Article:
Wake up at 6:45. Count the number of new mosquito bites I have. Turn on the hot water geyser, hope that it works today. Take a bucket shower. Eat breakfast and pack up for work. Walk down the road and flag down a rickshaw. Cover my face for the congested drive down the Mumbai-Pune Highway. Wave to the guards and head into the office.
I typically spend my mornings conducting classroom observations at one of Akanksha’s four Pune schools. Recently, however, I have been spending more time in the office. Yesterday I was greeted by a group of girls waiting to practice their ballet routine for the International Festival (an all-day extravaganza of informational booths, skits, and dance performances on Sunday, November 13). Their group is representing Russia, and I was given the distinct honor of preparing four young ladies to learn and perform a dance after just a few hours of practice. I find myself turning into my ballet teacher from childhood, Ms. Candy, screaming about pointing toes and keeping arms rounded. I can see I have taken much of the fun out of this endeavor. I try to turn it around by videotaping the girls with my camera so that they can watch how far they’ve come in just two hours of lessons. It works. Energy is restored and the girls get excited about discussing possible costumes. I’m always surprised by how excited the girls get over these mornings we spend together.
Wait hungrily until the cafeteria opens at Thermax (they provide Akanksha with space for our office). Convince the man behind the counter that I do not have change and pay him with a hundred rupee note (I need this change for my rickshaw home). Stuff my face as I watch music videos on TV.
Two weeks ago, I spent a day with a school social worker as she conducted home visits. These particular visits were aimed at ensuring students were doing their homework during the Diwali break. We walked through the community as people poked their heads out of their one room homes, stopped washing the clothes or dishes in basins out front, or woke up from naps to greet the social worker – they were excited to see her. We find a few kids and help them connect with their homework partners. After finding most families away for the holidays we head down the road to “the building,” a multistory complex built through a slum redevelopment project. I learn that families were offered apartments in the building if they could show that they owned their “huts.” I also learn that kids who live in the building like to go play in their old neighborhoods and that their mothers tend to also spend their time there – they think it is more fun.
We spend half an hour helping a third standard student complete his math homework. His younger brother, a kindergarten student, has been having trouble talking, and the family and social worker discuss visiting a doctor. I am offered chai and a variety of sweets by the family that I could not speak a word to, but we exchange many warm smiles. I’m always surprised by how friendly parents are to anyone who is involved in helping their kids learn. I’m also always surprised by how erasers are prized possessions here, guarded and held by the adult in the room and asked for when needed.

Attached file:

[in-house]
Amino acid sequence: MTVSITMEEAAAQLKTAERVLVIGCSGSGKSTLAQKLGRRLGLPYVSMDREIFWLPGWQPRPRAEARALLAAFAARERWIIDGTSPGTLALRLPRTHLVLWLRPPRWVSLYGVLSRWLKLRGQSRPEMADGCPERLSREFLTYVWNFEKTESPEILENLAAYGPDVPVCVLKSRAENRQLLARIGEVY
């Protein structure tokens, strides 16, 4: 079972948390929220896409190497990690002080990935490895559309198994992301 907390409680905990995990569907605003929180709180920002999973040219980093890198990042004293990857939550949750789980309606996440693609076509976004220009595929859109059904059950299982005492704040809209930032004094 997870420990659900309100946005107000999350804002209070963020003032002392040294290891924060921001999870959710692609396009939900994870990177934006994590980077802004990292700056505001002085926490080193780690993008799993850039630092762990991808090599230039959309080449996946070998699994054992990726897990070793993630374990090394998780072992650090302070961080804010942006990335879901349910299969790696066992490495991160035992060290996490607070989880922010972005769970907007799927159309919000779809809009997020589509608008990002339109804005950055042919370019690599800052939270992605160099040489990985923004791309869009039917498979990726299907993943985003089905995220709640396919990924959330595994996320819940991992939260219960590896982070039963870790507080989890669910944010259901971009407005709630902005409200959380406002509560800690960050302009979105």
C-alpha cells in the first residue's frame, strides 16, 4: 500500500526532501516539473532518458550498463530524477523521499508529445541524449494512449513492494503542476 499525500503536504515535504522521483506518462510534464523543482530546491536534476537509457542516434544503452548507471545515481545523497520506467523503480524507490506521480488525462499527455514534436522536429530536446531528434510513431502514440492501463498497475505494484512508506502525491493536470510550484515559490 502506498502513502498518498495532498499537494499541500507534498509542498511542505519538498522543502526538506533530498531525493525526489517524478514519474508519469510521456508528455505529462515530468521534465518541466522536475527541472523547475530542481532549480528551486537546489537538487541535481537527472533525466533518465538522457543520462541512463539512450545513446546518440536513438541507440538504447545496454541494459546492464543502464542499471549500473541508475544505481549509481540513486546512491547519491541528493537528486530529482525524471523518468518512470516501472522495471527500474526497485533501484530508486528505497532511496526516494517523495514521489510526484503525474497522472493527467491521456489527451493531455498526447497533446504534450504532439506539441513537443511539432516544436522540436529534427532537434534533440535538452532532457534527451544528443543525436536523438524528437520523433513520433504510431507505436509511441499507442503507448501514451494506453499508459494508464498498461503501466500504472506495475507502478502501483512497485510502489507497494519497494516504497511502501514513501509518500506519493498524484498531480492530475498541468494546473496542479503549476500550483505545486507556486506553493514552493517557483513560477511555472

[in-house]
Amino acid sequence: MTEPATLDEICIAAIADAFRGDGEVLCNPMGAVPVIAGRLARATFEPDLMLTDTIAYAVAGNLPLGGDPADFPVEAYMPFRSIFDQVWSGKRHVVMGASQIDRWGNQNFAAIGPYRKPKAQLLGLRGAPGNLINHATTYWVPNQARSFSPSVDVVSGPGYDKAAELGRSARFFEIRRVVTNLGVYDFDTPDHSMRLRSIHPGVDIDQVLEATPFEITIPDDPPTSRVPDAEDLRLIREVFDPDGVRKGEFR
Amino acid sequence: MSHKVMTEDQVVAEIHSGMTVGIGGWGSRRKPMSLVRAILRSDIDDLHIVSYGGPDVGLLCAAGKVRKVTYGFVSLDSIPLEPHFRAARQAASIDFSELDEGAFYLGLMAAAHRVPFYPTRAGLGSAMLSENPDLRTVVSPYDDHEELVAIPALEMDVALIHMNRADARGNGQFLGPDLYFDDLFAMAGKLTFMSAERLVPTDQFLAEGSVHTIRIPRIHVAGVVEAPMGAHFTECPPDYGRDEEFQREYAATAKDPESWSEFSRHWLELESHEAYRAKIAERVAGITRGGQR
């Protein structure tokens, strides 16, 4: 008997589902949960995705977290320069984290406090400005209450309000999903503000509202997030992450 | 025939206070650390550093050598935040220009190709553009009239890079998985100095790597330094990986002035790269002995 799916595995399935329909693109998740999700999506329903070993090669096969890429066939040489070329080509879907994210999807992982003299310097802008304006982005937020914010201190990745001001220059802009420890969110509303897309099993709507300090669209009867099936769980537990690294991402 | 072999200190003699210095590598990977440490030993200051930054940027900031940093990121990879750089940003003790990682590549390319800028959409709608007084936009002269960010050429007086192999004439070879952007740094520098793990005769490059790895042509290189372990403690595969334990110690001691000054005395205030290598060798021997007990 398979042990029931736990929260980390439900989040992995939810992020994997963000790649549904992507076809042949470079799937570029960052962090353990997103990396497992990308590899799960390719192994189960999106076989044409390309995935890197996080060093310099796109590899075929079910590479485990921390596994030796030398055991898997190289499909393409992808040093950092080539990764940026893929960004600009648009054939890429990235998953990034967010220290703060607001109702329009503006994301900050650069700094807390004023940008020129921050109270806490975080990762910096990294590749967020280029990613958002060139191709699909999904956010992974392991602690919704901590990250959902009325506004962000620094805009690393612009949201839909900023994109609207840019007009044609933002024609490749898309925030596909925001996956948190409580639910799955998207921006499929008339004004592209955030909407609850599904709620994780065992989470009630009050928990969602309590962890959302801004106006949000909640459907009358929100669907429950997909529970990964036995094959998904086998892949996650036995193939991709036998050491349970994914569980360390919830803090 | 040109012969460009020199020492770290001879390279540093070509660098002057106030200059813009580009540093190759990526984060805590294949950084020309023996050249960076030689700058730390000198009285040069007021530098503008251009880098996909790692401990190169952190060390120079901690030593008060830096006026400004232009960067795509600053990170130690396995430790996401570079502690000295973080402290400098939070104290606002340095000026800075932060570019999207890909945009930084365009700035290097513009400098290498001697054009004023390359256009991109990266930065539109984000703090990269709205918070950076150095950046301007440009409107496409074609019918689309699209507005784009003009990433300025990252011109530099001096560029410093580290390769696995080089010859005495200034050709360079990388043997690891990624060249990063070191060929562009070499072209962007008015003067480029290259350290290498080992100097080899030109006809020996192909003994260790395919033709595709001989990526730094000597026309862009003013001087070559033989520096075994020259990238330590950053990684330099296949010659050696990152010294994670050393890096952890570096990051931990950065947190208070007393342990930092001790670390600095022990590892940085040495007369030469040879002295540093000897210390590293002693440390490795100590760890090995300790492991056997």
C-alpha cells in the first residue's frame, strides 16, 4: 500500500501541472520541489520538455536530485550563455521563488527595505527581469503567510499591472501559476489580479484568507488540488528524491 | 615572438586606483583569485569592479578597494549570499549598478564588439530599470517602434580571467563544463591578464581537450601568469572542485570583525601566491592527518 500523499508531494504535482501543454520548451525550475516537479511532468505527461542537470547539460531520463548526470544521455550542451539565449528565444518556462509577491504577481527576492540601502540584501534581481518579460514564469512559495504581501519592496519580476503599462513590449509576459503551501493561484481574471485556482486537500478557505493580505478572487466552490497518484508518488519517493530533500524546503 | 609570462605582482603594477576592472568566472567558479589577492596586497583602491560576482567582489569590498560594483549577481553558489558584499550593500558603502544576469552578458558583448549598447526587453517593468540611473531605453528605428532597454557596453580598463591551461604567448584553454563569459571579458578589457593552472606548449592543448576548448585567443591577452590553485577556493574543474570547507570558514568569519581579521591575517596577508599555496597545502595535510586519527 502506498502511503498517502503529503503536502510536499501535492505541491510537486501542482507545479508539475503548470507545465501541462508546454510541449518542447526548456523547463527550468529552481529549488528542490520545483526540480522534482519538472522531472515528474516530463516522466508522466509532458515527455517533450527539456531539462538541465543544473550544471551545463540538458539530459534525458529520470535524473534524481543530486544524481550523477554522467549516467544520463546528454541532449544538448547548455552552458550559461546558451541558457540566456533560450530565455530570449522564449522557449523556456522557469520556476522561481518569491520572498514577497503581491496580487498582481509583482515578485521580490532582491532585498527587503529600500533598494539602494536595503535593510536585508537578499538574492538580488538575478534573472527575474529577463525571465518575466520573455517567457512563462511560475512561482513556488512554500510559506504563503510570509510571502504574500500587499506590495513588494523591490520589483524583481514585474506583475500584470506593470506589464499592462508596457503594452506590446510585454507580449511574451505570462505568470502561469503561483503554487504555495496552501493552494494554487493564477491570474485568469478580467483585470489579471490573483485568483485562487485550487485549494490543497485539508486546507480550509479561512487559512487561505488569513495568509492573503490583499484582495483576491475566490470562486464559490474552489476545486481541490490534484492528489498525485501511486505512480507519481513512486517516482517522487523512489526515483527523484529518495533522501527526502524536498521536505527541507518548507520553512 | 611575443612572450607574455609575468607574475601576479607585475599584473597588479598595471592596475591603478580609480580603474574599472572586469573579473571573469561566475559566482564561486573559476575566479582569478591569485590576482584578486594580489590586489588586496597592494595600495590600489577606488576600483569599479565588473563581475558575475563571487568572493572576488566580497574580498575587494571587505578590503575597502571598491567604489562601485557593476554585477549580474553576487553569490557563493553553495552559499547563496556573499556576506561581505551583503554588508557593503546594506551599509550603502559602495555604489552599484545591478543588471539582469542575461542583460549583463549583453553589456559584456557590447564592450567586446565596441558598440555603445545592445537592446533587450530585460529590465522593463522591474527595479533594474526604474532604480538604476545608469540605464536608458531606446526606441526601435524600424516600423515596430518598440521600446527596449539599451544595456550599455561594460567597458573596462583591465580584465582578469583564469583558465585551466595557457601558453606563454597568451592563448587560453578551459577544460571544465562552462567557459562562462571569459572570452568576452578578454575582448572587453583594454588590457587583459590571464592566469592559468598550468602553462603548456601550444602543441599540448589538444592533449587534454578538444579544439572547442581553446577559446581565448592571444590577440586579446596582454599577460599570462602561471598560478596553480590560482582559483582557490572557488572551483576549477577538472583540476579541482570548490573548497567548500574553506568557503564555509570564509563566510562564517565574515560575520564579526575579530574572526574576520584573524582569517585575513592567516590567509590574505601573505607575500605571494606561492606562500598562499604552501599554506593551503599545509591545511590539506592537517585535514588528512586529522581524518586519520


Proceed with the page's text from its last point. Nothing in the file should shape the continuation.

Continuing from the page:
Drink chai. Check Facebook. G-chat with Mandy. Fill my water bottles so I have drinking water at home. Look at what the job market is like at home, note organizations to apply to when the time comes.
Last week I took part in a meeting with all of Akanksha’s school principals from both Pune and Mumbai. They are in the process of designing common English, math, and science student assessments to be used by all schools for kindergarten through third grade students; I just joined the team that will be designing the language assessments. We get into a fairly heated small group discussion about multilingualism in the classroom, the best methods for teaching English to non-native speakers, and what it means to be an English medium school. People speak candidly and passionately; they disagree with one another. Our facilitator is a very skilled teacher from the US that I am excited to work with over the next several months. I’m always surprised by the level of talent that Akanksha attracts from near and far.
Try to make a balanced meal without exceeding my daily food budget. Fail. Hang out with friends. Speak to Lauren. Watch some American TV shows I would never watch at home.
My days are full of routines and surprises. I sleepily pass the same closed shops every morning on my way to work. I am surprised by Diwali fireworks still being set off until 4 am. I am excitedly greeted by classrooms of children screaming “good morning Didi.” I am surprised by all the Hitler references I see on a daily basis. I easily guide my rickshaw driver to my apartment in Hinglish. I am surprised by how familiar Pune seems now. I sadly recognize the smell of what kind of trash is being burned on my street. I am surprised by how difficult it often still feels to be here.
Wash face, brush teeth, scrub feet. Scrub feet again. Rub on Odomos. Miss home. Wish I had fast enough internet to video chat with my boyfriend, friends, and family.